The 31-year-old actress appeared on Thursday’s The Late Show With Stephen Colbert where she was very candid and passionate when talking about the current state of the world, America’s leadership, the show business industry, and the recent racist and homophobic attack on actor Jussie Smollett.
Page didn’t hold back when discussing the tough topics, getting upset to the point of tears multiple times throughout her nine-minute interview.
The Juno star began by talking about her experience as a young actress growing up in the industry.
"In terms of the level of misogyny and homophobia I’ve dealt with, it’s been really unfortunate,” she said. "It was very hard for me and I dealt with a lot of stuff that was totally normalized since really young."
"What would you say to that young person?” host Colbert asked.
"I’d give her a hug, and I’d tell her she’s not alone,” Page replied, holding back tears. "And that she can reach out to people. And that behavior’s not OK."
Page went on to talk about the industry, global warming and more, adding, "Sorry, I’m really fired up tonight, but it feels impossible to not feel this way right now with the President and Vice President Mike Pence, who wishes I couldn’t be married, let’s just be clear. The vice president of America wishes I didn’t have the love with my wife. He wanted to ban that in Indiana. He believes in conversion therapy.”
Prior to becoming the vice president, Pence served as the governor of Indiana. He has previously denied supporting conversion therapy, though he has publicly opposed same sex marriage and signed into law a bill that made it legal for businesses to cite religious freedom when refusing service to gay and transgender people. In Congress, he voted against employment nondiscrimination protections for gay and transgender people and also voted against the repeal of "don’t ask, don’t tell."
Page thinks that these public stances against the LGBTQ community are directly related to the recent attack of Smollett.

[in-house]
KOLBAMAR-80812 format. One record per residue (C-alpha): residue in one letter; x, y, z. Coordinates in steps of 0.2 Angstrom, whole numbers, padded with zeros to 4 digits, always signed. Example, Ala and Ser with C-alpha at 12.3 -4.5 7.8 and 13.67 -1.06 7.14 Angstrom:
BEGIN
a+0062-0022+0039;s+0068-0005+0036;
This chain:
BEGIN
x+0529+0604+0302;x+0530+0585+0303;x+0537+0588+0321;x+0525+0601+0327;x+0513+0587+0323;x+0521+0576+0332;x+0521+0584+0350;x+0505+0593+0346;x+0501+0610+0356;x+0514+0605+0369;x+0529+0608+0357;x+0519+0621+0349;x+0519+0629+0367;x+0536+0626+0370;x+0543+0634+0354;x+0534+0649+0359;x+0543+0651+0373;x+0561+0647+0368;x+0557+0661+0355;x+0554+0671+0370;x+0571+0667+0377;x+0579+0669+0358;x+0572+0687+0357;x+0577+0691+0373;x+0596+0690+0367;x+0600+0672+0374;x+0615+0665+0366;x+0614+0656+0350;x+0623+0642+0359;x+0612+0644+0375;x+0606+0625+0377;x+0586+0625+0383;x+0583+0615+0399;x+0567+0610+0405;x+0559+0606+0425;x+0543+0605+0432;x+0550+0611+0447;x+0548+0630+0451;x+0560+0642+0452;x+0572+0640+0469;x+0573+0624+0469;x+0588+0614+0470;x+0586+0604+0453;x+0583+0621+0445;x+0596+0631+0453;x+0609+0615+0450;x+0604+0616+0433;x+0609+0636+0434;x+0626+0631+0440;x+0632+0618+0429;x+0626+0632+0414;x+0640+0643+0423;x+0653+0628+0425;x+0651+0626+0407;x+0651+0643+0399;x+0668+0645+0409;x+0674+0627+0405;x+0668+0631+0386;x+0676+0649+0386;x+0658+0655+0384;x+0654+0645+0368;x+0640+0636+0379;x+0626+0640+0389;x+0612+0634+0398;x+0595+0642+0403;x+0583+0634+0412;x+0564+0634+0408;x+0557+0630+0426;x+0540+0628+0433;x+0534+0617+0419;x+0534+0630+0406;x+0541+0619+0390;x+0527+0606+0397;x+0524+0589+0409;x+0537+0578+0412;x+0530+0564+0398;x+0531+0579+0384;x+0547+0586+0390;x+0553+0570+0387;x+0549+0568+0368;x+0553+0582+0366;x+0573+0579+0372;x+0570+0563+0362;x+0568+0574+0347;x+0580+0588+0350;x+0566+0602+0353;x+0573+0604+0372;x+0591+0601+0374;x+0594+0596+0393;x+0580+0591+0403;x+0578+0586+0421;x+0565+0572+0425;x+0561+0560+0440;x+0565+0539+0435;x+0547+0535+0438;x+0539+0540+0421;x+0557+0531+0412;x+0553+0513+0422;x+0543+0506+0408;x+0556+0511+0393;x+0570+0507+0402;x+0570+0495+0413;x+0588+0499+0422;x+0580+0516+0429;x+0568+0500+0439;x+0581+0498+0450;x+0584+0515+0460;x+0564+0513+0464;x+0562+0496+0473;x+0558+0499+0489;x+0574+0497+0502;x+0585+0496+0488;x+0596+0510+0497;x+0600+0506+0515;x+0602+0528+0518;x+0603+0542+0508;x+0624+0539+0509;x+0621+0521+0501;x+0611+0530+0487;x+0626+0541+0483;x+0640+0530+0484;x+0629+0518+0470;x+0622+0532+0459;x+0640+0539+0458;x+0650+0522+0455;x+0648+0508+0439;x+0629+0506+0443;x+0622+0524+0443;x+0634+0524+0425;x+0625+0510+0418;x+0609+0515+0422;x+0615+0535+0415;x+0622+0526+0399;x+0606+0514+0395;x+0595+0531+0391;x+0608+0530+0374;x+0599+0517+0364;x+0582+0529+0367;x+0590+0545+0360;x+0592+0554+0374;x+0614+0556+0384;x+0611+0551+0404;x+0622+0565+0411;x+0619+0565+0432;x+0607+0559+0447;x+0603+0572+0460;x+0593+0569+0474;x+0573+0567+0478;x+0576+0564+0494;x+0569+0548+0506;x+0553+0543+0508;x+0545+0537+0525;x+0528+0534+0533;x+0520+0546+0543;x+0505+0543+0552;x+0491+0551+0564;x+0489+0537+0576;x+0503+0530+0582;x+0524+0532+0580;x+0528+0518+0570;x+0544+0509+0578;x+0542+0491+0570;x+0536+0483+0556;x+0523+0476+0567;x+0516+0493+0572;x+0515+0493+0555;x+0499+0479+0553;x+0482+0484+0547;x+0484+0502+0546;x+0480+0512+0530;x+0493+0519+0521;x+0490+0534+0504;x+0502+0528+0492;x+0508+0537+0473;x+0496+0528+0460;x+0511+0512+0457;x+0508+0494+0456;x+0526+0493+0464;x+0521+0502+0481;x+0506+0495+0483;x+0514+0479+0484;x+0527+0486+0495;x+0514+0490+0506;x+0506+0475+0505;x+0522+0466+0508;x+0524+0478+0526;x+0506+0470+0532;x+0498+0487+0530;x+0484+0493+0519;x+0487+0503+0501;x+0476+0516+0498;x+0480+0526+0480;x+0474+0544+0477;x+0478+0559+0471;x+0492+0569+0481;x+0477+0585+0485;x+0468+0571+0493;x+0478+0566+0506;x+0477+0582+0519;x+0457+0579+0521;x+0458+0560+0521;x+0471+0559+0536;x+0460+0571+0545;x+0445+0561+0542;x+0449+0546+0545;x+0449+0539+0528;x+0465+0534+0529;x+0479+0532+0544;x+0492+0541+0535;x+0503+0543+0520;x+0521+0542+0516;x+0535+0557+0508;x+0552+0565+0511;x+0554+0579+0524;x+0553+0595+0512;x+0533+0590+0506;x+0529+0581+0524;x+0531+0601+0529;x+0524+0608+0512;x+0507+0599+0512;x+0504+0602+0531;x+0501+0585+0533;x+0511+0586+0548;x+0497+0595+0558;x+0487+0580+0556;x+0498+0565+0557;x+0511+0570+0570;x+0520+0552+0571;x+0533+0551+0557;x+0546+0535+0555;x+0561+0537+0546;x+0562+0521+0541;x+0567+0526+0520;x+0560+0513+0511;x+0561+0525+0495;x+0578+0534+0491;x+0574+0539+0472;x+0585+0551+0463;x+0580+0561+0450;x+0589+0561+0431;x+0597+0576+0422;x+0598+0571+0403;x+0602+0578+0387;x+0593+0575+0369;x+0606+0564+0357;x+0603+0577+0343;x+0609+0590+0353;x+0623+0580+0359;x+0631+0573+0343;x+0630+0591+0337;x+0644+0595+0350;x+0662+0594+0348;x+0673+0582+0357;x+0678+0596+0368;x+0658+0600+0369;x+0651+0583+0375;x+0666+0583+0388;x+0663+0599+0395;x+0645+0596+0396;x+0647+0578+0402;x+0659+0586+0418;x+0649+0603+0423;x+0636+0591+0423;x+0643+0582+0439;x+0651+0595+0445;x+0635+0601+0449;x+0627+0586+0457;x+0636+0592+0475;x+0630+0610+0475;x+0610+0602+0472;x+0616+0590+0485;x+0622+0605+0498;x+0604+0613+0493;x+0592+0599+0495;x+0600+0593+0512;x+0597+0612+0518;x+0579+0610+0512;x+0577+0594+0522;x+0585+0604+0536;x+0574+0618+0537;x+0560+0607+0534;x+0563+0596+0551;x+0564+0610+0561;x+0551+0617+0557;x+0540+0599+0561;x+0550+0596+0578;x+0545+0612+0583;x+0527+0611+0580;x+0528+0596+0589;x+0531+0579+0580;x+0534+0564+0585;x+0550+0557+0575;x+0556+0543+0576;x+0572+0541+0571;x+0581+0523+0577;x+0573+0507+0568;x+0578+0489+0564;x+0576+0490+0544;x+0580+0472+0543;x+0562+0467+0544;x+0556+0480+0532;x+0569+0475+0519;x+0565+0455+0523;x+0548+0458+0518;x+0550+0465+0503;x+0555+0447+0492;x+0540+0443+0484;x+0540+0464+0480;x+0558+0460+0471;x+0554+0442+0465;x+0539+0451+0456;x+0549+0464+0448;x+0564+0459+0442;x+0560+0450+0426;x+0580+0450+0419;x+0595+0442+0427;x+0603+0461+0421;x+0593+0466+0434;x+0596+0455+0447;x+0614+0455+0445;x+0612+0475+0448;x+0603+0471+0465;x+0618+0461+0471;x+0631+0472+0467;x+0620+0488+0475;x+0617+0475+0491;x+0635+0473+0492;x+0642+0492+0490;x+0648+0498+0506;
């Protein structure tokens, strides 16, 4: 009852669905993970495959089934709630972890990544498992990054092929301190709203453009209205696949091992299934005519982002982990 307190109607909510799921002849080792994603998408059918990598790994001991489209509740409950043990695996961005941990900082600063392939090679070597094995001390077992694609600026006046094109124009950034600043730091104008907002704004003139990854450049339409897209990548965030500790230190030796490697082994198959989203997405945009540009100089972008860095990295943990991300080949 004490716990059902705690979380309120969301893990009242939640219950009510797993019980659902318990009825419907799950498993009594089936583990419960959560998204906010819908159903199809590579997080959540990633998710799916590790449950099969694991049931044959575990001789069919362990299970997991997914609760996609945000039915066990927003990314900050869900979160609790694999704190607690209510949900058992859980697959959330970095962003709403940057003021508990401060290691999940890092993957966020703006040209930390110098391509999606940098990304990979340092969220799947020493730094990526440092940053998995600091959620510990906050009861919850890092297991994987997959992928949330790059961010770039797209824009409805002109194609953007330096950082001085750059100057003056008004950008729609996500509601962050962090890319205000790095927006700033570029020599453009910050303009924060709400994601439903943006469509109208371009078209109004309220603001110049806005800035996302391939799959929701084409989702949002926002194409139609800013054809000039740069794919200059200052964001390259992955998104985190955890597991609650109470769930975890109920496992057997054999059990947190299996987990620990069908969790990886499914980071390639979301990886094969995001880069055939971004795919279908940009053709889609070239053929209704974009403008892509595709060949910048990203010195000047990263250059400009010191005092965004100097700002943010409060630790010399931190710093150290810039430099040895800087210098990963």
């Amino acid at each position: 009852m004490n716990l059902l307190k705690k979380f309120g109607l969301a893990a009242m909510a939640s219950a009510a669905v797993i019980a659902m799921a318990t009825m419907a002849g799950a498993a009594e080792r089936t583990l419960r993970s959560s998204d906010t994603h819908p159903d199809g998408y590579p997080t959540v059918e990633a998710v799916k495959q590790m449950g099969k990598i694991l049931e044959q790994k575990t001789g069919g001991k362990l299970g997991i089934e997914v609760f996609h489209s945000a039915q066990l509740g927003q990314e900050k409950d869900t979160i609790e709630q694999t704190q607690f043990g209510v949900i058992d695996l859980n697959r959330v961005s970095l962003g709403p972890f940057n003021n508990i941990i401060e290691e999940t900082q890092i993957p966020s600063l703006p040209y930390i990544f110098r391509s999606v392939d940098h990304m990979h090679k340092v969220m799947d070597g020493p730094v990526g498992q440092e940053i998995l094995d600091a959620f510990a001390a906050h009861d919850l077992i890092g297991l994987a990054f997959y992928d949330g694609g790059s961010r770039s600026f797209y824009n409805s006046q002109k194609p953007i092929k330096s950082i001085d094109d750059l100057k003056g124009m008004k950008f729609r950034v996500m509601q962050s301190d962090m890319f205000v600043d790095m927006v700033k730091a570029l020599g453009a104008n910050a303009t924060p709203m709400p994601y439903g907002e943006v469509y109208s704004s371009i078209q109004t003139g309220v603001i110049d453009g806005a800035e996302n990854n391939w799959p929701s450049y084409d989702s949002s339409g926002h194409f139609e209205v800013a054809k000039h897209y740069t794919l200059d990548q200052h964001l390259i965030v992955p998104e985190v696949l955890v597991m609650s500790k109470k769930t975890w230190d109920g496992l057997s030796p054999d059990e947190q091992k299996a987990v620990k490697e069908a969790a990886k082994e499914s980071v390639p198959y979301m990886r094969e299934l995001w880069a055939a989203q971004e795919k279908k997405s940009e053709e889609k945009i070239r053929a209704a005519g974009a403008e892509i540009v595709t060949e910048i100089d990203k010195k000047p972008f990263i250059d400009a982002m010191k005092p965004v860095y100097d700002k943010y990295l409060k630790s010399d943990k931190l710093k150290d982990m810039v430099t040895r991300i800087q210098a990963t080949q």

Jussie Smollett's Family Thanks Supporters After Attack
“I don’t know [Jussie] personally, I send all of my love — connect the dots, this is what happens,” she said of the crime. "If you are in a position of power and you hate people and you wanna cause suffering to them, you go through the trouble, you spend your career trying to cause suffering, what do you think is going to happen? Kids are going to be abused and they’re going to kill themselves and people are going to be beaten on the street. I have traveled the world and I have met the most marginalized people you could meet. I am lucky to have this time and the privilege to say this. This needs to f**king stop.”
Page’s words were met with a standing ovation from The Late Show’s live audience, as she was in tears by the end of her interview.
Smollett was hospitalized in Chicago following an attack early Tuesday morning. He told police that he was approached by two men who yelled racial and homophobic slurs at him, and at one point wrapped a rope around his neck and poured an unknown chemical substance — now believed to be bleach — on him.
President Donald Trump has spoken out about the attack, saying, "That I can tell you is horrible. I've seen it, last night. I think that's horrible. It doesn't get worse as far as I'm concerned."
For more on the ongoing investigation into Smollett’s attack from earlier this week, watch the clip below: